Red-Shirting Fears About Pushy Parents
This is actually a genuine concern – that wealthy, middle-class parents (however many of them there truly are now…) may be in a better position to allow their summer-born children to wait until they’re 5 before starting school. Indeed an IFS report in 2007 identified these very same concerns, and suggested that flexibility for poorer parents should be supported by nursery places equivalent to school hours (summer-born children who wait to start school until age 5 are currently entitled to 15 hours of free early learning per week).
This may indeed be something the government wants to look at, but in the meantime, the debate about summer-born children cannot continue in a vacuum – pretending that wealthier parents are not already able to exert huge influence on their children’s educational experiences and outcomes. Obviously, there are parents who can afford to privately educate, but looking at the state sector alone – wealthier parents can afford to buy the more expensive homes closest to the ‘best’ schools in the area; they can spend hundreds, even thousands, of pounds on home tutors to prepare their children for exams; they can afford educational visits and sports activities (in the UK and abroad) during the school holidays; well educated parents are more likely to read to, and with, their children at home; professional parents with good networks can help older children gain valuable work experience; and so the list goes on.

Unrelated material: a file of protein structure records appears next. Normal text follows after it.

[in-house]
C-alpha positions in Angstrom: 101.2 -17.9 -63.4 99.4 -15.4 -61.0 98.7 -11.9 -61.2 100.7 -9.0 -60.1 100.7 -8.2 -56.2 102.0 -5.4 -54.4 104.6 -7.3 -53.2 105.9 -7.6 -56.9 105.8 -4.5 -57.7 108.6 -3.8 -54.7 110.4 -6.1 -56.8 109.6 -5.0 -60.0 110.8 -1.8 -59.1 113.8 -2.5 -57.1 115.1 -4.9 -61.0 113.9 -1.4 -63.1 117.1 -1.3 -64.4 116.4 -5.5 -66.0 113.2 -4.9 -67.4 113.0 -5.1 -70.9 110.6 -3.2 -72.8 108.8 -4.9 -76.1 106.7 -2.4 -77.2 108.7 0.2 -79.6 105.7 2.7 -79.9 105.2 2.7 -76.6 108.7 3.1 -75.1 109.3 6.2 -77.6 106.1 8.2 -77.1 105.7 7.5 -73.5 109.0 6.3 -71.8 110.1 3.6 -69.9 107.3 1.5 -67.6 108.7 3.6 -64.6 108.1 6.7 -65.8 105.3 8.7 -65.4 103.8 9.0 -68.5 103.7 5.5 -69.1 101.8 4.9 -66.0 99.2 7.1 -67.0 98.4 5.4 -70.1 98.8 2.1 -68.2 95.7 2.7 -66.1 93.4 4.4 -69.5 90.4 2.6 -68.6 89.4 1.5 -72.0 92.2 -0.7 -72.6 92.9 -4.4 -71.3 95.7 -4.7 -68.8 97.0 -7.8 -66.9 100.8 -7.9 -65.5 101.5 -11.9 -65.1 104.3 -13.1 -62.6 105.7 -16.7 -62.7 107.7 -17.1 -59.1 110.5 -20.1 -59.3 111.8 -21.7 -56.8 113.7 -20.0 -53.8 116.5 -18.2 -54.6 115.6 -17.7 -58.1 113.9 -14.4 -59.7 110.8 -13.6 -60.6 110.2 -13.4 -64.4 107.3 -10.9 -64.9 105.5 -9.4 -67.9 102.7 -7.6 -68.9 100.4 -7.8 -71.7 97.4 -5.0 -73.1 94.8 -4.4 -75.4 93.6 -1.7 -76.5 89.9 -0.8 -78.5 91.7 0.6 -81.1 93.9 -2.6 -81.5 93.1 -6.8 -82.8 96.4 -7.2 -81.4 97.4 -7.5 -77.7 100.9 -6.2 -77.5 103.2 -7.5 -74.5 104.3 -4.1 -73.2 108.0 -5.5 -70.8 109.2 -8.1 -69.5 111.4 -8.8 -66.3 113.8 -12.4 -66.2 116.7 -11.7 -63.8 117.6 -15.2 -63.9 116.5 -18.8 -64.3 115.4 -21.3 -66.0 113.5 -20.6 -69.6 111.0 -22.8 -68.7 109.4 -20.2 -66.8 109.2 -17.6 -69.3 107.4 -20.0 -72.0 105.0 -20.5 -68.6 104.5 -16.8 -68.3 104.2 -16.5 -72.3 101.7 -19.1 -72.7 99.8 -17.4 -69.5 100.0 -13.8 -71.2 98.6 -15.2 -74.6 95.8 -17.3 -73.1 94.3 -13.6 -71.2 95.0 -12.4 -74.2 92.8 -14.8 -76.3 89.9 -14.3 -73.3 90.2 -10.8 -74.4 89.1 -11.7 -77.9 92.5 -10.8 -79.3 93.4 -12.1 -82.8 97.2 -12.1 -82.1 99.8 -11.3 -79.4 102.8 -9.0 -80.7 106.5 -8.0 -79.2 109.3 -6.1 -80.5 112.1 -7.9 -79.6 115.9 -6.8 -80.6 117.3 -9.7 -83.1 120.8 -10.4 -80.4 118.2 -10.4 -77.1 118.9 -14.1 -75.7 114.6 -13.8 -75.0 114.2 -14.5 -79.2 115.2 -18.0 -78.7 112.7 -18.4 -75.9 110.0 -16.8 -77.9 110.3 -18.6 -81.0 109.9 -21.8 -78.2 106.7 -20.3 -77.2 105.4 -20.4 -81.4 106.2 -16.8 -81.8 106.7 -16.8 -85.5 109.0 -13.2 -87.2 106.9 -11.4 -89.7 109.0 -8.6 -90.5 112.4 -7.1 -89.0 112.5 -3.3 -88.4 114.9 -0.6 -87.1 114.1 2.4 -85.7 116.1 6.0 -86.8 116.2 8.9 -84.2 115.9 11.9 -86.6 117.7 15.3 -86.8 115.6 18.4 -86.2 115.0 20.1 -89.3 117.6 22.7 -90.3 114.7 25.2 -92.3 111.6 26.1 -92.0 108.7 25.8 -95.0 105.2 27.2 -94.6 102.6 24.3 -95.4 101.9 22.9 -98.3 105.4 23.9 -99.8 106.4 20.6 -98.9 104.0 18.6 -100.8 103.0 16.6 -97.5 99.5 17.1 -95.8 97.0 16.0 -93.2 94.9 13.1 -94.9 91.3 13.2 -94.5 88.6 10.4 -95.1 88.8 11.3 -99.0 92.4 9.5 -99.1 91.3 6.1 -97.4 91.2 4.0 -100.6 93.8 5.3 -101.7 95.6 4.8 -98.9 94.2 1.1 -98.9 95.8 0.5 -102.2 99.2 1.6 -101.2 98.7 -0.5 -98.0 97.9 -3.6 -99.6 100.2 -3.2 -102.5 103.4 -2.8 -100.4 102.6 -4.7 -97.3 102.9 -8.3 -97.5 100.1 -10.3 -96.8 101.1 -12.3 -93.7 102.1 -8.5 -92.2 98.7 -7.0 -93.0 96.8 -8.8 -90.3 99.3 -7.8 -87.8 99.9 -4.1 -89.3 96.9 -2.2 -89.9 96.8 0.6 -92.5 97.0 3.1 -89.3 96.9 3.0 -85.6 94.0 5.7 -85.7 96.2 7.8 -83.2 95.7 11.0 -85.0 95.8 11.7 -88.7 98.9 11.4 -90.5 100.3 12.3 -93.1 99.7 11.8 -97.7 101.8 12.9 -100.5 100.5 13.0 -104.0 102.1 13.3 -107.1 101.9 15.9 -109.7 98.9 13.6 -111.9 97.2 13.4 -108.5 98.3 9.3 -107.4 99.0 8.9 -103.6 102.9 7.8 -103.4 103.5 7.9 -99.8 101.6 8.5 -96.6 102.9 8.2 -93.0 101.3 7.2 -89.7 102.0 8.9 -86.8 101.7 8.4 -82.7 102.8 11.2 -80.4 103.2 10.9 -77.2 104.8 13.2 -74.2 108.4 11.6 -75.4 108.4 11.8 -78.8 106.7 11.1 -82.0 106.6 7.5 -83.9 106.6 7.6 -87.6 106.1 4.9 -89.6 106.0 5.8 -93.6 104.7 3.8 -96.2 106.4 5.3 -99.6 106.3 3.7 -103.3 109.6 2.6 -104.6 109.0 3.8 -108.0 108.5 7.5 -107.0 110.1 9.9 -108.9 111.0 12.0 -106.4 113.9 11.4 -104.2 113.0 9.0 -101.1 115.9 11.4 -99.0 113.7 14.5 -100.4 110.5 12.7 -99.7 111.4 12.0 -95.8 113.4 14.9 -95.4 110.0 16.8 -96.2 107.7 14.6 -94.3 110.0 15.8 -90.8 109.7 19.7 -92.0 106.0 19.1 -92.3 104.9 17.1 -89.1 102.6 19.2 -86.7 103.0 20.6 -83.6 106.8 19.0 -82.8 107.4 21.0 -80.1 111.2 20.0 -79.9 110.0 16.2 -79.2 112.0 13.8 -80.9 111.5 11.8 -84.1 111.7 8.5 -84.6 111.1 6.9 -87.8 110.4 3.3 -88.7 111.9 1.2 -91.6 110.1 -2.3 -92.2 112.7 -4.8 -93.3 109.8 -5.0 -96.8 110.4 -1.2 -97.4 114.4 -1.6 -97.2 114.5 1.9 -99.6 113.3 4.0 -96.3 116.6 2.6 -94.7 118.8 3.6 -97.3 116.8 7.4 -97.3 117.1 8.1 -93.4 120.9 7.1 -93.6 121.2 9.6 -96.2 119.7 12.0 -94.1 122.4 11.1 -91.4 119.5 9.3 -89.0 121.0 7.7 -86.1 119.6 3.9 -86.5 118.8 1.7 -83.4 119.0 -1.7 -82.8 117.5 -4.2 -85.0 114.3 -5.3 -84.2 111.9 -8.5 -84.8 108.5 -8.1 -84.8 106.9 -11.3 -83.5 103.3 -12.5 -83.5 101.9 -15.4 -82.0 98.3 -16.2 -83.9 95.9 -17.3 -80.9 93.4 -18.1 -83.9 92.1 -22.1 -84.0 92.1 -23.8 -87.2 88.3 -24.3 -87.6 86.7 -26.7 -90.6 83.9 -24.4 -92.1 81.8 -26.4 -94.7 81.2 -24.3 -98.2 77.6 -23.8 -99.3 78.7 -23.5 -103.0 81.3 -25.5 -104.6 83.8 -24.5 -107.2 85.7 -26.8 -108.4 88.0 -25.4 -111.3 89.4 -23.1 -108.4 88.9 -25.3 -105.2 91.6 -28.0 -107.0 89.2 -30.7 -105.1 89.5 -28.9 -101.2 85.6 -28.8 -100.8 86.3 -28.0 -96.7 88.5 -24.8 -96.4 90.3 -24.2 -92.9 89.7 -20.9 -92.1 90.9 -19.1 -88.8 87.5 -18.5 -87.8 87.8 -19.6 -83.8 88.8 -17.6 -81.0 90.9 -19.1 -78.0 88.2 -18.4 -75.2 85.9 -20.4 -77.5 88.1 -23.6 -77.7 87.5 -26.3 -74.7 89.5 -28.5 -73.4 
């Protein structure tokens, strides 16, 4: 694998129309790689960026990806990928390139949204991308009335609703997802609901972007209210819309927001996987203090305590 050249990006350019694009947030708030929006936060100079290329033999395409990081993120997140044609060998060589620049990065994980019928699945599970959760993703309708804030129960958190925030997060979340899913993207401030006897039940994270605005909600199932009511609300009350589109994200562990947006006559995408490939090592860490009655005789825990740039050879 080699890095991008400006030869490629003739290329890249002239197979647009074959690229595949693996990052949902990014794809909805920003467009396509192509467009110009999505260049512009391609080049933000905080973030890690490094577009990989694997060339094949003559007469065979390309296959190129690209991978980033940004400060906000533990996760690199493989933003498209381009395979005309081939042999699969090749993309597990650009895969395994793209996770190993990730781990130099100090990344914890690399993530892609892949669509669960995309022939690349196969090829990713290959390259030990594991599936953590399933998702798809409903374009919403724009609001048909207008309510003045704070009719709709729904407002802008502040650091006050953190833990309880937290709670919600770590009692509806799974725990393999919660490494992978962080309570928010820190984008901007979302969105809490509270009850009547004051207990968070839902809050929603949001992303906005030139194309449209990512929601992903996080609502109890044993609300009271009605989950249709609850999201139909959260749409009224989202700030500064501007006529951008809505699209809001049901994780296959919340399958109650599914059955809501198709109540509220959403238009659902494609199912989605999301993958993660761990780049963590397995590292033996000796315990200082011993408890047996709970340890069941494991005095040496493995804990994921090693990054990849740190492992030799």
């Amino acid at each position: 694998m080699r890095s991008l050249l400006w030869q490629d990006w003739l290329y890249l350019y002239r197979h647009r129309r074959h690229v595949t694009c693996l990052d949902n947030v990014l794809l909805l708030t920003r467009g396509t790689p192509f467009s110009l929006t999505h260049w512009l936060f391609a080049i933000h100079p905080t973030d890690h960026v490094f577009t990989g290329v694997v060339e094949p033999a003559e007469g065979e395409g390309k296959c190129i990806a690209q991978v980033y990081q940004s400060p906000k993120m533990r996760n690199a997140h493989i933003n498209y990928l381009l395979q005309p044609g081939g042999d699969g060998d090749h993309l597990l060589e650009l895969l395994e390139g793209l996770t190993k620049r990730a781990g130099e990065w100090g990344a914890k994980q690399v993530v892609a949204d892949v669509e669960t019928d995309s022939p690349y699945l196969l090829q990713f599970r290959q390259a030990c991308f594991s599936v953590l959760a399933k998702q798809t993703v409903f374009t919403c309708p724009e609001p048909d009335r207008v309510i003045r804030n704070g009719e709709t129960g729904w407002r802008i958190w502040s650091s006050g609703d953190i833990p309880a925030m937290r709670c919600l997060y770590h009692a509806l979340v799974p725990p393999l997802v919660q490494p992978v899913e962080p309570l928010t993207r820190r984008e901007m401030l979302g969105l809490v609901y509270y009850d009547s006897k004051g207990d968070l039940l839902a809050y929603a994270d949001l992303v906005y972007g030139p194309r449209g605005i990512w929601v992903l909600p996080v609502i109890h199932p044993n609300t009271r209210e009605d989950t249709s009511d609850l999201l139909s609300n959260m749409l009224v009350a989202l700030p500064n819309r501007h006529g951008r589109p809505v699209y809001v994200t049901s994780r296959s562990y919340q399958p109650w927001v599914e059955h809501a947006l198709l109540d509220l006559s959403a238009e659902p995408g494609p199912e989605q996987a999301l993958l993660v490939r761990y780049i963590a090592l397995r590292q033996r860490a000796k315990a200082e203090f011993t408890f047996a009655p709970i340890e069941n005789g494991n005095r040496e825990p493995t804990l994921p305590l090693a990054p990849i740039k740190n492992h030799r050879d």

Our educational system is not equal, and it’s not fair – but in terms of summer-born children, there is a clear distinction in parents’ minds, as the TES article states. We are not trying gain an advantage or wanting our children to be first; we are trying to avoid the very well-documented disadvantage for some children – and to ensure that any resulting systemic changes don’t then unfairly disadvantage non summer-born children too.